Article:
Charlotte Bobcats' Jeff Taylor improves with extra pounds
07/13/2013 11:01 PM
07/14/2013 10:40 PM
Charlotte Bobcats guard-forward Jeff Taylor had a weight problem. Just not the kind most of us experience.
After traveling around the country last spring for predraft workouts, he wasn’t himself. He had dropped about 15 pounds from his playing weight at Vanderbilt and he never gained it back during his rookie season.
“Last year I felt weak and never had a chance to build back up,” Taylor said at a practice Saturday on UNLV’s campus. “During the season it’s hard to start gaining weight.”
Last season the 6-foot-7 Taylor was down to 208 pounds. Now he’s back up to 222, and he’s performing better. In the Bobcats’ opening game of the Las Vegas summer league Friday, Taylor scored 24 points off 9-of-17 shooting, including a spectacular second-half dunk against the San Antonio Spurs.
Taylor has been in the Bobcats’ practice facility as much as any player during this offseason, both for weight training and to improve his midrange pull-up jump shots.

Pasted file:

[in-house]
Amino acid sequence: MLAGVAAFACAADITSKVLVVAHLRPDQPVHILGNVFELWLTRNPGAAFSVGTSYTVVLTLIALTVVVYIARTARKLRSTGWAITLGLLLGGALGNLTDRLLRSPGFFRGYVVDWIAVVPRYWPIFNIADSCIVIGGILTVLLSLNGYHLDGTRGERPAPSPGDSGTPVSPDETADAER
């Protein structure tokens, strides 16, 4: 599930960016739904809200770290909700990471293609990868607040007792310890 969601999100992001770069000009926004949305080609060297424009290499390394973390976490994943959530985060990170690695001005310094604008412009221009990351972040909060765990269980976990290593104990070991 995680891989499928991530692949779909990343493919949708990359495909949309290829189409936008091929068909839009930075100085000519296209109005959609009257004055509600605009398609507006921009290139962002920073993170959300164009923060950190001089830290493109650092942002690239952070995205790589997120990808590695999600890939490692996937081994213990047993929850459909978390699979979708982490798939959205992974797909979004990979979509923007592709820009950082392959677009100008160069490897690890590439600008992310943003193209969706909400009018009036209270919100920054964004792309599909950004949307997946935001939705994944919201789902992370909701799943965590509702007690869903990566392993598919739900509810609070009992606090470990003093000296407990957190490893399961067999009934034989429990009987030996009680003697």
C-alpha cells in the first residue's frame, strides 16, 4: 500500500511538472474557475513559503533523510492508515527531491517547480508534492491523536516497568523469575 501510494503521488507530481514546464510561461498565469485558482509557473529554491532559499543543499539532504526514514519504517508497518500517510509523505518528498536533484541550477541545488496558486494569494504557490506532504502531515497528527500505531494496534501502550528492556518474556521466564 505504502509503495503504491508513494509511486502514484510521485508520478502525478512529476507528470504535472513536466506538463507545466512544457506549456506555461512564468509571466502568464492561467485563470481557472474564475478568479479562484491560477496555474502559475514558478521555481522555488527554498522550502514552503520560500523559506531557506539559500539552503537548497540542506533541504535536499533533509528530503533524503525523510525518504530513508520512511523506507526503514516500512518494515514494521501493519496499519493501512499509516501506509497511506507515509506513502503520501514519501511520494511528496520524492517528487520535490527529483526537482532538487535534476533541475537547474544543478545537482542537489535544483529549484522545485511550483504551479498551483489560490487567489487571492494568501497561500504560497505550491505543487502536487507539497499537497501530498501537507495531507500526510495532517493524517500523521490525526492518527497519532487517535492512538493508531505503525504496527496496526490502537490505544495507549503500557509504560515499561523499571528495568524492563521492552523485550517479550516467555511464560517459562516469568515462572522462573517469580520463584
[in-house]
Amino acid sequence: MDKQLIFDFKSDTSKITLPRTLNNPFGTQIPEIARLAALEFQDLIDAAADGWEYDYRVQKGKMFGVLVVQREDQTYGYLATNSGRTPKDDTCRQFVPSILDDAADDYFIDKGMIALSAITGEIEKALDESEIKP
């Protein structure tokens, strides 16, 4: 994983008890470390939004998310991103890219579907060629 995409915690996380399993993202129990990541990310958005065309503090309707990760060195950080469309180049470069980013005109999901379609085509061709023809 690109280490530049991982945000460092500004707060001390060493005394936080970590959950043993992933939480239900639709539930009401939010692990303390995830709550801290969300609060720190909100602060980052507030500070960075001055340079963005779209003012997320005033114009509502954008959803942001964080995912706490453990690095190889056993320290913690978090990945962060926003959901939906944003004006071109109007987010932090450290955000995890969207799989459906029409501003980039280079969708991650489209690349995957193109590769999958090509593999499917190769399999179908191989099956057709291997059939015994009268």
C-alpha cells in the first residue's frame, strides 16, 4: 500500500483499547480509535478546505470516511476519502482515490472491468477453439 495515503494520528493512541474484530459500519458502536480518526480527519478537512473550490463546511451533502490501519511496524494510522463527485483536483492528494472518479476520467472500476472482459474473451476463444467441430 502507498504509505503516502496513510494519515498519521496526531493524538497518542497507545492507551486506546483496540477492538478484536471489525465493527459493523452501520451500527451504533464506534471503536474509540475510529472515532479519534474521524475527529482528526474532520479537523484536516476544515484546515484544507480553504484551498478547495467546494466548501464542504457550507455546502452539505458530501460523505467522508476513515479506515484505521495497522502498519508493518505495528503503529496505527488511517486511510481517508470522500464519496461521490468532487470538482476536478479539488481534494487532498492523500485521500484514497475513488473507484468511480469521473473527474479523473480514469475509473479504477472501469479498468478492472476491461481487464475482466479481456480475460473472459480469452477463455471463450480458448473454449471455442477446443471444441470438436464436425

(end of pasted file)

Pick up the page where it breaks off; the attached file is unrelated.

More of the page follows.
“I wanted to be in one place a lot this summer and I wanted to work with Matt (Friia), our strength coach,” Taylor said. “So every morning I’ve been lifting and then going up on the court to do individual stuff with (assistant) coach (Stephen) Silas.
“It’s great to see it paying off.”
That comes as no surprise to coach Steve Clifford.
“He didn’t do anything in that game he’s not capable of doing every night,” Clifford said. “I think he has the size, the defensive ability and enough offense to be an every-night rotation player.”
Dare to try: There were times during his rookie season when Michael Kidd-Gilchrist was so unhappy with his jump shot he would pass up open looks. Friday he took six jumpers, making two of four from 2-point range and missing two 3s.
Clifford said that is what summer league is about for the players under contract.
“There’s a coaching axiom: ‘They only have a chance to get good at the things you allow them to do,’ ” Clifford said. “Summer league is certainly the chance to let him do that.”
Kidd-Gilchrist, a small forward, attempted just nine 3-pointers last season, making two. He has been working with assistant coach Mark Price on the various mechanical flaws in his shot.
“I feel a lot more confident in myself and in my jump shot,” Kidd-Gilchrist said. “(Price) has been a huge help. Every day and every night we’re in the gym working on reps. I think it’s really getting there.”
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